More crude is being redirected to China, India, and Türkiye © Getty Images / Paul Russell
Deliveries of Russian seaborne oil to Europe have dropped more than fivefold since the start of Moscow’s military operation in Ukraine, Bloomberg reported on Monday citing vessel tracking data.
According to the report, the shipments plunged to an average of 309,000 barrels per day in the four weeks to December 5. This is less than a fifth of their volume in the four weeks to February 25, an average of 1.58 million barrels a day. Deliveries in the final week to November 25 dropped by 34%.
Analysts expect those figures to slide further after an EU embargo and the Western coalition’s $60 price cap on Russian seaborne barrels are in full swing. Both measures came into force on Monday, but have a transition period during which some deliveries are still possible.
Over the past months, Moscow has stepped up efforts to redirect supplies elsewhere. So far, shipments have been mostly diverted to China, India, and Türkiye, which emerged as the largest buyers of Russian oil.
According to vessel tracking data, the volume of crude on tankers destined for the three countries, along with those that have not yet supplied their port of destination but typically end up in either India or China, stood at an average of 2.45 million barrels a day over the past four weeks. That is more than three times as much as the volumes shipped there in the four weeks immediately prior to the start of the Ukraine conflict.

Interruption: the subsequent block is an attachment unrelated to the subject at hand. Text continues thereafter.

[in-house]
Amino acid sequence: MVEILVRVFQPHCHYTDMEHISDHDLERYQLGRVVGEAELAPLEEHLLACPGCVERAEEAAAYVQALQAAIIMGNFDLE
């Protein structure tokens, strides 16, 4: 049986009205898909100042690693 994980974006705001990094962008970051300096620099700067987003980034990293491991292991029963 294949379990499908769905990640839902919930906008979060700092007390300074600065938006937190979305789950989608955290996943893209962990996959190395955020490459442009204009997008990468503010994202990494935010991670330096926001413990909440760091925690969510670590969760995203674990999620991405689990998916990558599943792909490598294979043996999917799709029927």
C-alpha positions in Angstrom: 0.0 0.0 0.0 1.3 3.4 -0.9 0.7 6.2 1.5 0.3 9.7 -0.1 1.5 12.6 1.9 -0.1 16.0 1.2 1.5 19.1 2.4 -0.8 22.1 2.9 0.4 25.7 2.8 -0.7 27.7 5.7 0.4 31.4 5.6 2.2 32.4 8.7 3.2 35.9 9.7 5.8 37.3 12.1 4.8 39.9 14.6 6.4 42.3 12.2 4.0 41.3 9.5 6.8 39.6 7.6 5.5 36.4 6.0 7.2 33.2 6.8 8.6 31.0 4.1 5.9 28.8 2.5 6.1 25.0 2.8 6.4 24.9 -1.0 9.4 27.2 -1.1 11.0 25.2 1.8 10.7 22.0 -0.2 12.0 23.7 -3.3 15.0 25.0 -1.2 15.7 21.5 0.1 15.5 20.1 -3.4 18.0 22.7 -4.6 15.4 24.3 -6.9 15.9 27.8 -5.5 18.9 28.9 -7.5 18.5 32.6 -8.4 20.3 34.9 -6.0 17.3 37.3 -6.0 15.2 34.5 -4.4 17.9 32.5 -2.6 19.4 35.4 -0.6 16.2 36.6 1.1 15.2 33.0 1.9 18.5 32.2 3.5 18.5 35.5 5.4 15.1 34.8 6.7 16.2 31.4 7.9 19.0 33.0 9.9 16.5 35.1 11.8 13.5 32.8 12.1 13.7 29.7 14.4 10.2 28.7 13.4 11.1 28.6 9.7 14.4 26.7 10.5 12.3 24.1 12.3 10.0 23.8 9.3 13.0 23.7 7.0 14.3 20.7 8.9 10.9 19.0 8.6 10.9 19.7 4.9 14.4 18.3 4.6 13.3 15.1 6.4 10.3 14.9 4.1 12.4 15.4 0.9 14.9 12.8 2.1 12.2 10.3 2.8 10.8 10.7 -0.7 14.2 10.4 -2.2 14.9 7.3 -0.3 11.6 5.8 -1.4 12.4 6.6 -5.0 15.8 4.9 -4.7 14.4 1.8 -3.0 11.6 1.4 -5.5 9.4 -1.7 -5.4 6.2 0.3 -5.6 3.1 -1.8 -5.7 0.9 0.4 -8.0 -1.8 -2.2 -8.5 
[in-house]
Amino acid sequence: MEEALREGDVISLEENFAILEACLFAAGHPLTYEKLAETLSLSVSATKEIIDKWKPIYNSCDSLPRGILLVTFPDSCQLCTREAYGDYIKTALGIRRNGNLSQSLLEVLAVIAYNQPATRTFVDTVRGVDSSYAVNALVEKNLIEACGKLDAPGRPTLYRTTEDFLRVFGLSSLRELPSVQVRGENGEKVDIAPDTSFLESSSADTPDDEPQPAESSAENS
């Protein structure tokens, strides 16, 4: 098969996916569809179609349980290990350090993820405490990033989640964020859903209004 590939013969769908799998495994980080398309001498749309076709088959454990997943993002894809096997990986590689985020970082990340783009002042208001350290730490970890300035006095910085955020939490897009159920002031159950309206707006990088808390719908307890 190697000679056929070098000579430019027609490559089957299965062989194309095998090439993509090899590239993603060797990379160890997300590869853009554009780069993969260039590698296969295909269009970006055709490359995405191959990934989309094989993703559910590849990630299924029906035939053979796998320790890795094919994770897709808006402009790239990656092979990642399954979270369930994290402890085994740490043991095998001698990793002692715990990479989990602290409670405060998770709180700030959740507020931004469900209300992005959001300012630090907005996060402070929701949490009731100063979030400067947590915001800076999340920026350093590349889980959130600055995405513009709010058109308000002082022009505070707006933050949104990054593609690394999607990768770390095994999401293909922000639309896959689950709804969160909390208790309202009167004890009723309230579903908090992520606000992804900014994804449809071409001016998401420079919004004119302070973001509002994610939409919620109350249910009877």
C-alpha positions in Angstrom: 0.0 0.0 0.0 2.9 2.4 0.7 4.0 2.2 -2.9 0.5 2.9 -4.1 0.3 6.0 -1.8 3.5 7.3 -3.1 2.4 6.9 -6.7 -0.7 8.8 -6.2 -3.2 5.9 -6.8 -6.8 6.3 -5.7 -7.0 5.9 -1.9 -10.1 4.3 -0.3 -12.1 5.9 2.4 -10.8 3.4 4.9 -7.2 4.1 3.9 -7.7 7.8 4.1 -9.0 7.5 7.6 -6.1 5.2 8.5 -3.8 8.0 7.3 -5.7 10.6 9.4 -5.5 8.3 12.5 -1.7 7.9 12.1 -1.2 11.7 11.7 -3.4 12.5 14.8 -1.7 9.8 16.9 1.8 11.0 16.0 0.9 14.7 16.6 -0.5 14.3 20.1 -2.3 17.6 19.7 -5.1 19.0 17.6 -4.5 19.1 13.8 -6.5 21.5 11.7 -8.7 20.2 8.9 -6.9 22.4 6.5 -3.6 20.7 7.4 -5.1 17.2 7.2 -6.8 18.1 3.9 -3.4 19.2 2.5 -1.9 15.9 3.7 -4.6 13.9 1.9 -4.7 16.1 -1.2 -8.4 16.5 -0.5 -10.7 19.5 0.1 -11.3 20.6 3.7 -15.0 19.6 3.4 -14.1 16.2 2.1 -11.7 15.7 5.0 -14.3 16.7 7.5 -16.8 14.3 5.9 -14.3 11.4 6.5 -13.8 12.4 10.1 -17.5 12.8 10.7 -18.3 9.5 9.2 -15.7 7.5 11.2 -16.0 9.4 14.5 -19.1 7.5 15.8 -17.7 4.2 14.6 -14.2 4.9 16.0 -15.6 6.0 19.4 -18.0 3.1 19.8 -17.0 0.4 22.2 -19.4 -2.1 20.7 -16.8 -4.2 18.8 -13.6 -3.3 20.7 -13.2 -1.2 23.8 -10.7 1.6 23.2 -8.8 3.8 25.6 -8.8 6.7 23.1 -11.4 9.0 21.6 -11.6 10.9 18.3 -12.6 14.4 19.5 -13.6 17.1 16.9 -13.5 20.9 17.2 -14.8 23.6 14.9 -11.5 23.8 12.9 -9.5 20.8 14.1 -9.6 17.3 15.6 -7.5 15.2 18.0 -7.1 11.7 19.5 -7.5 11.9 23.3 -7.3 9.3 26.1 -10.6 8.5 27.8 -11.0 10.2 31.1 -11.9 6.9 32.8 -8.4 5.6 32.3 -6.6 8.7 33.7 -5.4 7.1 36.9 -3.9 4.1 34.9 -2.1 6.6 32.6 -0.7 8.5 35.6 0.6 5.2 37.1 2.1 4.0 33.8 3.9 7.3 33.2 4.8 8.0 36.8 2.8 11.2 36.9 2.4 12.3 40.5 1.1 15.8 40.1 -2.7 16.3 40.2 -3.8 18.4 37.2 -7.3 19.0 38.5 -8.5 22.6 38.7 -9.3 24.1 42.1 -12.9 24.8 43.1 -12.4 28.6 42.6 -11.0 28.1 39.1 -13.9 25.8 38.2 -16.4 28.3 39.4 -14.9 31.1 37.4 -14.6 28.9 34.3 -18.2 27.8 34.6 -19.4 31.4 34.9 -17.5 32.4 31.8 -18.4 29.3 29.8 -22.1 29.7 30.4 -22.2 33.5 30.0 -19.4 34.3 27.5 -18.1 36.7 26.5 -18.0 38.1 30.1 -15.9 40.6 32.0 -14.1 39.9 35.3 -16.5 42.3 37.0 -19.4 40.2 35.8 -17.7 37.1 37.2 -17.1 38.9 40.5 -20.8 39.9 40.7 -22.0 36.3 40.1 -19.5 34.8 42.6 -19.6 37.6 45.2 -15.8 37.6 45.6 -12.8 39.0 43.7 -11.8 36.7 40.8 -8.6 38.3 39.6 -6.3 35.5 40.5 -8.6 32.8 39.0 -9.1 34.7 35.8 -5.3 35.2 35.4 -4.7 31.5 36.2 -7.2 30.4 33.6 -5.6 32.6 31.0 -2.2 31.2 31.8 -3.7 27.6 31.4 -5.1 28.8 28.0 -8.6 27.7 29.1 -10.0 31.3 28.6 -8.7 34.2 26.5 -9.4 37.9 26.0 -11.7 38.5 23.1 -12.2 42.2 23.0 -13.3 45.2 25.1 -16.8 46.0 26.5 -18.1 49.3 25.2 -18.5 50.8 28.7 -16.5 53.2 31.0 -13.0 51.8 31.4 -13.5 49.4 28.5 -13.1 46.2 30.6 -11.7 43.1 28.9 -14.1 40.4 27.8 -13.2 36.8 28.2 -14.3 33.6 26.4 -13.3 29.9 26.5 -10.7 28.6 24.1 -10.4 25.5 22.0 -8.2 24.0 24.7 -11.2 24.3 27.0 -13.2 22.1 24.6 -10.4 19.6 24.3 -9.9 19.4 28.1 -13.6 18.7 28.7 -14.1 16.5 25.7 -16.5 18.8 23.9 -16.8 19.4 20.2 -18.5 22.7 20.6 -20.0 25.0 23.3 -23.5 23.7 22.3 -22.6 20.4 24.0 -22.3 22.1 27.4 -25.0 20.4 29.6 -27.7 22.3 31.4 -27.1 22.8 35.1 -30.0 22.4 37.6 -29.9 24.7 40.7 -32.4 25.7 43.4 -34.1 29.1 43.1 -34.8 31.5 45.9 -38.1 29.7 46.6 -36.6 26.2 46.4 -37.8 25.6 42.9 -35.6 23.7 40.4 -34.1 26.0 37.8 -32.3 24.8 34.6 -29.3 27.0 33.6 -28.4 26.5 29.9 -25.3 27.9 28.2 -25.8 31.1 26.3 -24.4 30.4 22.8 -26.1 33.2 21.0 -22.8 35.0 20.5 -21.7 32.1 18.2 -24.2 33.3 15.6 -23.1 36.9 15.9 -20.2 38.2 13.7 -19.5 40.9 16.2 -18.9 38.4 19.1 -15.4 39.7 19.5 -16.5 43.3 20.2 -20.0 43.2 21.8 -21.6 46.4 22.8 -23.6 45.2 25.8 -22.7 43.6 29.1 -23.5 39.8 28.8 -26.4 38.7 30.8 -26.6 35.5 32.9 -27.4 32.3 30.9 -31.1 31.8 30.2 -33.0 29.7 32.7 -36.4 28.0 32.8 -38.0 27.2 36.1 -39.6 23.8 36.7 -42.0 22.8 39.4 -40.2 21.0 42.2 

Total Russian crude export volumes increased by 94,000 barrels a day to 2.99 million in the week before the new restrictions kicked in. Shipments to Bulgaria, which has secured an exemption from the embargo and is now Russia’s only remaining EU seaborne oil market, were unchanged at 125,000 barrels a day. It is unclear, however, whether further deliveries to the country will be affected by Russia’s response to the sanctions. Moscow repeatedly warned that it will stop selling crude to countries that support the price cap, and warned on Monday that it may even cut production in retaliation.
Russia’s overall oil output has grown 2.2% to 488 million tons in the 11 months between January and November 2022, according to Deputy Prime Minister Alexander Novak, who spoke to reporters on Tuesday.
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